Manza takes a momentary break from Mr. Roth, in "Kidnapping," the one hour fifth season opener (September 14, 1978). Mr. Siegel, owner of Siegel's Department Store (oft mentioned on the show and a stand in for Spiegel's) has been kidnapped. Manza plays his remorseful, arthritic chauffeur who was unable to prevent the snatch. Another episode that mostly calls on Manza to be little, old, and nervous, but it's still a pleasure to see him.
Manza returns as Mr. Roth in "People's Court" (Jan. 3, 1980), still rooming with Mr. Lukather. It turns out they're living in the same building as frequent 12th Precinct pest Bruno Binder (Stanley Brock), the irate sporting good's store owner with vigilante tendencies. He turned his fellow tenants into a court, originally designed to solve their own disputes, but now having branched out into jailing burglars. Mr. Roth's participation is limited to being a rather ill-equipped public defender for the accused.
In "Movie, Part 2," Mr. Roth enjoys his finest hour. This time, he's been mugged, by a crook targeting the disabled (he's eventually caught in front of the House of Canes). Mr. Roth goes through mug books (just feeling his way through) and, while waiting for Mr. Lukather to pick him up, he gets to join the squad in screening Harris' new movie (a porno as part of a departmental decoy, later abandoned). He helpfully offers a tray of crab puffs but ensures that Luger only gets one. He yells "Down in front!" at another civilian, taken aback when he sees who it is. Wojo, who had to take a call and missed the first half, says he liked "what I saw of it." Mr. Roth heartily chimes in with "Same here!"
Even when they use his blindness as a punchline, and despite his clear vulnerability to thieves, Mr. Roth is a fun, feisty character, reflecting the general mix of the 12th Precinct's colorful neighborhood.
In that capacity, he and Mr. Lukather show up in "Finale, Part 3." As the 12th Precinct really *is* shut down this time, and the squad dispersed, the neighborhood folks have dropped by to say farewell, including Binder, gay couple Marty and Mr. Driscoll, and more of the stock company. Mr. Roth asks if Barney looks surprised. It's a sweet and fitting goodbye to the show, the cast, and yes, those guests to the 12th who added so much to the series.
Ralph Manza also worked on several of Barney's sister shows. On the spinoff Fish (1977-1978), he appeared twice as elderly postman Mr. Jackman.
Finally, he appeared several times on Night Court (less a sister than a weird cousin), created by Reinhold Weege, who had been a staff writer, story editor, and for a time producer on Barney.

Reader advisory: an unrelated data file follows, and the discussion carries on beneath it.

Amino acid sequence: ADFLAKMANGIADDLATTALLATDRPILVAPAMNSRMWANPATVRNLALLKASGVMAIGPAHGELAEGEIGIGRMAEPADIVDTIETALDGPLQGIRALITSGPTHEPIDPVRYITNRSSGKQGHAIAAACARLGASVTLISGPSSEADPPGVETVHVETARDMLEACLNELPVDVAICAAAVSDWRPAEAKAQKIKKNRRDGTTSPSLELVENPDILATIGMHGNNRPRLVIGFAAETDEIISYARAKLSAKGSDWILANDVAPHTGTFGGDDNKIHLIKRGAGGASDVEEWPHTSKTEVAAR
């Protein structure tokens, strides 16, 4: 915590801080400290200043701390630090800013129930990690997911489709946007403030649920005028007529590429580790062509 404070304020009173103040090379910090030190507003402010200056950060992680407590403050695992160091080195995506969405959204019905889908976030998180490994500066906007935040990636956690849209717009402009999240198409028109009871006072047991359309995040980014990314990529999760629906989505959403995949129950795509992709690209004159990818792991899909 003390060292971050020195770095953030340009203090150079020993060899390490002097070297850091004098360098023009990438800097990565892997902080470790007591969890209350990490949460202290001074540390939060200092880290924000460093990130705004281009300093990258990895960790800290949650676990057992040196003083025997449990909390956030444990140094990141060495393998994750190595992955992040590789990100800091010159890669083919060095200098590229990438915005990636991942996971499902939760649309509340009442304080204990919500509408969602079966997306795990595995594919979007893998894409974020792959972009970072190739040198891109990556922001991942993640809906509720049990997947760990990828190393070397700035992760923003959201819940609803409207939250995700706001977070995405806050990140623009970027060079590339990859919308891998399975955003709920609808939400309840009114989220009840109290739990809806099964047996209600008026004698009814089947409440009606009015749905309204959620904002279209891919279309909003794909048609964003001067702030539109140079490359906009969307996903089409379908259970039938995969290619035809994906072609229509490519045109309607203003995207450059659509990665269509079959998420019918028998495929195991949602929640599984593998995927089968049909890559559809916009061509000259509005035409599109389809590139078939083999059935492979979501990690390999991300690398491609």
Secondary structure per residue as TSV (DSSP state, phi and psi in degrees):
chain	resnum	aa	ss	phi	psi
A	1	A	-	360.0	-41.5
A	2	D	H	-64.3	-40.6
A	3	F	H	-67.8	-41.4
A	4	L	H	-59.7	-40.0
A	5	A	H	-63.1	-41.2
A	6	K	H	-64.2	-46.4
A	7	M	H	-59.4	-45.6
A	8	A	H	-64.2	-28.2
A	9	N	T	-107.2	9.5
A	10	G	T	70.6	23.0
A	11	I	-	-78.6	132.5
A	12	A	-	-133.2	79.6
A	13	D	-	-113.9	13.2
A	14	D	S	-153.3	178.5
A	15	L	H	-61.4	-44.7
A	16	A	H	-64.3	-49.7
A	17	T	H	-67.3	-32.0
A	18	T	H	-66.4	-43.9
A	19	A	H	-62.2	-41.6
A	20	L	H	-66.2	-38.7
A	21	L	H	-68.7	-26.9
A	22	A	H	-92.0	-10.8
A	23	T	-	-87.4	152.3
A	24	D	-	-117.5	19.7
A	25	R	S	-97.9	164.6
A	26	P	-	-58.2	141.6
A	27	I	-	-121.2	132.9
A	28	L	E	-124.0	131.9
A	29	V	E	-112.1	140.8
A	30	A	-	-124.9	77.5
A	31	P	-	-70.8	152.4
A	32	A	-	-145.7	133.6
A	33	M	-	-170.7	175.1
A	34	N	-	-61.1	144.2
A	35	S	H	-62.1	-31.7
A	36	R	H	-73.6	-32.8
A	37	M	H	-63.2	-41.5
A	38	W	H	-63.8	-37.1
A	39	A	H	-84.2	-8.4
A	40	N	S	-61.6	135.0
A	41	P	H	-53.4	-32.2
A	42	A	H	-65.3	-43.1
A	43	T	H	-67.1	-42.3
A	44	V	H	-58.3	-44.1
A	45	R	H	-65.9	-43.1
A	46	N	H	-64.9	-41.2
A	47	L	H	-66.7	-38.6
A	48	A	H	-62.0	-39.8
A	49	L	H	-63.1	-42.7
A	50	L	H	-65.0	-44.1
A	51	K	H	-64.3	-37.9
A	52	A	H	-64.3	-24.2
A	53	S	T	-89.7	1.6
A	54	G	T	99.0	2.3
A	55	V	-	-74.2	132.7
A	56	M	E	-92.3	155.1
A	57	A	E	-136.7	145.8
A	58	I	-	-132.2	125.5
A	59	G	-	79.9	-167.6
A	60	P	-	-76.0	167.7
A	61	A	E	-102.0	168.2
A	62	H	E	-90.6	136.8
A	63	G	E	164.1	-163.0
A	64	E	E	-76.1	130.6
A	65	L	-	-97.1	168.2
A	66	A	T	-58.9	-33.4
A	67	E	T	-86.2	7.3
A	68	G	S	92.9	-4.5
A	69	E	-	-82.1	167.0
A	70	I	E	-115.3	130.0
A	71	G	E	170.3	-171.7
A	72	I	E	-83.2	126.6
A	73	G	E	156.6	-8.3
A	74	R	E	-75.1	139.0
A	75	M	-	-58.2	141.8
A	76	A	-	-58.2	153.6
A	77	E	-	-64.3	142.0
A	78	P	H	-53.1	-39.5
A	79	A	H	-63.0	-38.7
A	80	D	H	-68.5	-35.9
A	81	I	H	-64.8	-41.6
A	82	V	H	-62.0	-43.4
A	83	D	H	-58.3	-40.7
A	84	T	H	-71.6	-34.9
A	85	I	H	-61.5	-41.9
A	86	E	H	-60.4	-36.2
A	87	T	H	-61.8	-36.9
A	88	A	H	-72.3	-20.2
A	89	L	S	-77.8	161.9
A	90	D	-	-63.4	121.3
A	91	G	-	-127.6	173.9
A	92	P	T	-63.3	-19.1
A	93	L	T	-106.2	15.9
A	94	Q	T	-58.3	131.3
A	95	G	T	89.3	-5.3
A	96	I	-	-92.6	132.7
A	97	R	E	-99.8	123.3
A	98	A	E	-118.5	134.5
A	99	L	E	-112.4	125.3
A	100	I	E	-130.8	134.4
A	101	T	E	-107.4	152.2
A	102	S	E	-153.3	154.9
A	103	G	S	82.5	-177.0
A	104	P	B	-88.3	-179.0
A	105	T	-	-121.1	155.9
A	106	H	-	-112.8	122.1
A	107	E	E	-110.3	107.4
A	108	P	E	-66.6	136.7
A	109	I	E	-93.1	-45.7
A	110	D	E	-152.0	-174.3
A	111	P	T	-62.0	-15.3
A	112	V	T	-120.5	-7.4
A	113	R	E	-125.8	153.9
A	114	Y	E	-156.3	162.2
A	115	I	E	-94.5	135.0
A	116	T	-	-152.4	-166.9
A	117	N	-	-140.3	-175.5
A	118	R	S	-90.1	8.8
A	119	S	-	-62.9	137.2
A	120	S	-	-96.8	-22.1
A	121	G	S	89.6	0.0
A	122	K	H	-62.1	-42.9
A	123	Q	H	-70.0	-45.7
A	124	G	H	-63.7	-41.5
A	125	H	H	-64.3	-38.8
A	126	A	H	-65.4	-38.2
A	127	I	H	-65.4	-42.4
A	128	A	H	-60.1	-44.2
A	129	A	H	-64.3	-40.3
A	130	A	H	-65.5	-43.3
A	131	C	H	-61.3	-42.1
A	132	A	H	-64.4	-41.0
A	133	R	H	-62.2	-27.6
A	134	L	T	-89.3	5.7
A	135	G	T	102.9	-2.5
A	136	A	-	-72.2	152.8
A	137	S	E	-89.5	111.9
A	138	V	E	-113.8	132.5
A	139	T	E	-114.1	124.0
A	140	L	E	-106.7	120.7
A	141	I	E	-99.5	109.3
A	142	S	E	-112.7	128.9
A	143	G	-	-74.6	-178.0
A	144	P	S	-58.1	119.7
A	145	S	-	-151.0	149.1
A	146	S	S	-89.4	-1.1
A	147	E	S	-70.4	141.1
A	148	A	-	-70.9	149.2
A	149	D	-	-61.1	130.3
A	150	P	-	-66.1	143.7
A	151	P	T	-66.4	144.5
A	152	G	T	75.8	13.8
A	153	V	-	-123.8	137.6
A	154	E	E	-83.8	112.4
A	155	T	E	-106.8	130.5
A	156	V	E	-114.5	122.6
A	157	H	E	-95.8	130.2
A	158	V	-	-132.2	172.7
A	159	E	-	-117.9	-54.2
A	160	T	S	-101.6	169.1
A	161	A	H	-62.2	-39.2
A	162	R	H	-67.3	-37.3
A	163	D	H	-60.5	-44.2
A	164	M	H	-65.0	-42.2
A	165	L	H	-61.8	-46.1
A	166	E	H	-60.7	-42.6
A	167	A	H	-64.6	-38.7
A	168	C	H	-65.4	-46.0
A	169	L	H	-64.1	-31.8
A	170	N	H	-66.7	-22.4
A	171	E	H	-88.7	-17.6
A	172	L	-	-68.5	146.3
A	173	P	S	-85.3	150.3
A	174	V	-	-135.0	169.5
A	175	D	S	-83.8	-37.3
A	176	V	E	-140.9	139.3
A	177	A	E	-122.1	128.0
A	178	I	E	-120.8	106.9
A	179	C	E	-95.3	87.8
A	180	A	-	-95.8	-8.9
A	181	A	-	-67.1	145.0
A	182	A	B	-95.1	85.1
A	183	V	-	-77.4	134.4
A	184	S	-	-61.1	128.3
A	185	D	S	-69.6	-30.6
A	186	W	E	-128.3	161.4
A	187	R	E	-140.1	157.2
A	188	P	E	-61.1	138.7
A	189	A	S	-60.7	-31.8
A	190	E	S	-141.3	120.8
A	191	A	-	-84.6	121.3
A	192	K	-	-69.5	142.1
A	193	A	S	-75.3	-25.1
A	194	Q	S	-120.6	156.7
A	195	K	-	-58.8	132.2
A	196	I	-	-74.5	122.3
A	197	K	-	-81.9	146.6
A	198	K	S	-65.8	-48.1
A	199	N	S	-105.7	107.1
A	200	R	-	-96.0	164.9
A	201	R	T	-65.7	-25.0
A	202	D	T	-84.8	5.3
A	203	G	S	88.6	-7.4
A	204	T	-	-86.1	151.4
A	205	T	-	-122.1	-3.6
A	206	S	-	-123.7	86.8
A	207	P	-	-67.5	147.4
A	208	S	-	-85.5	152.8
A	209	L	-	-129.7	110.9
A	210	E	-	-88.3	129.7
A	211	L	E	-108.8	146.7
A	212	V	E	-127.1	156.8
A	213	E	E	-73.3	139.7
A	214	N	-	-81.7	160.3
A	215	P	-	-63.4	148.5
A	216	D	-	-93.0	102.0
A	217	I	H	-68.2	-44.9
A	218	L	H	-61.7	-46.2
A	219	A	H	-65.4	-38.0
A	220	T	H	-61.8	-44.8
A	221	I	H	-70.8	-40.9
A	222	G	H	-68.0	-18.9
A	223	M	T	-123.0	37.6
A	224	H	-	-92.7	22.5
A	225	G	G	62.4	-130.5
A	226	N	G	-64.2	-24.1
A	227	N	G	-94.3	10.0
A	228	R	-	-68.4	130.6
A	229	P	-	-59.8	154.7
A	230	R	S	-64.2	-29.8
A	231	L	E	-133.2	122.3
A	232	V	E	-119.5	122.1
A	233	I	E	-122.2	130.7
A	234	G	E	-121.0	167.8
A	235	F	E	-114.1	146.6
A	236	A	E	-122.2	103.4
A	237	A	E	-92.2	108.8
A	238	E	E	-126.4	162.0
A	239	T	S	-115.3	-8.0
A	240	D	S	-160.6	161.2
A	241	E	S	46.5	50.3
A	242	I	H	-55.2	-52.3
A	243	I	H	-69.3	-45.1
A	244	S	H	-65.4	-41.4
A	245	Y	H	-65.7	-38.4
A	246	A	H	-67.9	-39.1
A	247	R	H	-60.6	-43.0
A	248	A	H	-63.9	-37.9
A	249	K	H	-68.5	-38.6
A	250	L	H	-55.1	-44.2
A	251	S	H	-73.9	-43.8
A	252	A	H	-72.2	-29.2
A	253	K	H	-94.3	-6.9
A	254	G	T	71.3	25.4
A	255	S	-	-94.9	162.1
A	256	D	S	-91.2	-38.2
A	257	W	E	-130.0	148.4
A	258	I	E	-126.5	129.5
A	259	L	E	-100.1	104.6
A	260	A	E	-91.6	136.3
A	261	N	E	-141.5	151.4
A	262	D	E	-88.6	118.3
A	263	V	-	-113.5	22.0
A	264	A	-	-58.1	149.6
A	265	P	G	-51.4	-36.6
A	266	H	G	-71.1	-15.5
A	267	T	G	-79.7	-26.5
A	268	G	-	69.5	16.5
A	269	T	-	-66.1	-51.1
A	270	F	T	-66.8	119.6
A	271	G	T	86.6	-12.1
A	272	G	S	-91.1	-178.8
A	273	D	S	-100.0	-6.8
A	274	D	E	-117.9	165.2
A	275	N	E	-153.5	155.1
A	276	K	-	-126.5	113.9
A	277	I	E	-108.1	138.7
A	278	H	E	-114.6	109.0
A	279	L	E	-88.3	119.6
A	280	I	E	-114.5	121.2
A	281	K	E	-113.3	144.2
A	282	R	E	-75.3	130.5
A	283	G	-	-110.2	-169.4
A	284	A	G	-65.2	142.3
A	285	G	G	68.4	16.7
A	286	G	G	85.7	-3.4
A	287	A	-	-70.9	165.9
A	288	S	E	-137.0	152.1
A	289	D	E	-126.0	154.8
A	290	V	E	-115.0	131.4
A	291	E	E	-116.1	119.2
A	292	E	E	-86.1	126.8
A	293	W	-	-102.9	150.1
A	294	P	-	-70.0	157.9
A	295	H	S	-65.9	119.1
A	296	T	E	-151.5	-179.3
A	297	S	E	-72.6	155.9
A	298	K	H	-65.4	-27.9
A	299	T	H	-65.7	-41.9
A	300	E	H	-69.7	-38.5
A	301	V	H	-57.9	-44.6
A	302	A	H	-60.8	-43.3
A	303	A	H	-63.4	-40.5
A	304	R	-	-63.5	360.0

Now, having looked at Manza's priors at the 12th and related environs, let's get back to the rest of his career. In the sixties, he continued to pop frequently all over the place. He surprised me on Perry Mason as an expert medical witness (twice), well dressed and professional. He returned to more expected environs as a plaster yard foreman in "The Case of the Scandalous Sculptor' (1964). He was a henchman on Batman (to Catwoman, appropriately named Felix and wearing a cat-eared hat) and at various times on Get Smart (best represented by Finster, the tiny hospital orderly to KAOS doctor Dana Elcar in 1969's "And Baby Makes Four.")
In the seventies, he enjoyed a regular stint on Banacek as faithful driver Jay Drury. He made it as far as Cincinnati for the WKRP episode "Clean Up Radio Everywhere" as Harvey Green, WKRP's longest standing sponsor as owner of Red Wigglers (the Cadillac of worms). He continued to be everywhere, or so it seemed, including Soap (as a prisoner named Digger in three episodes), Fantasy Island, Newhart (semi-regular as Bud, crew member on "Vermont Today"), Doogie Howser, M.D>, The Golden Girls, and the 80s revival of The Twilight Zone (as a harried sound effects man in "Cold Reading" with Dick Shawn). Here he is in the 1989 edition of the Academy Players Directory.
In the nineties, even when he was usually just "Old Man," he stayed busy with spots on Seinfeld, Friends, Mad About You, and Charmed.
Film work always played second to the tube, but Manza can be spotted in Blazing Saddles (as an actor dressed as Hitler), 1984's The Philadelphia Experiment, and the 1998 remake of Godzilla *as "old fisherman.") He passed away at the age of 78 on January 31, 2000.
Mr. Roth's vision may have been lacking, but Mr. Manza's career sure wasn't.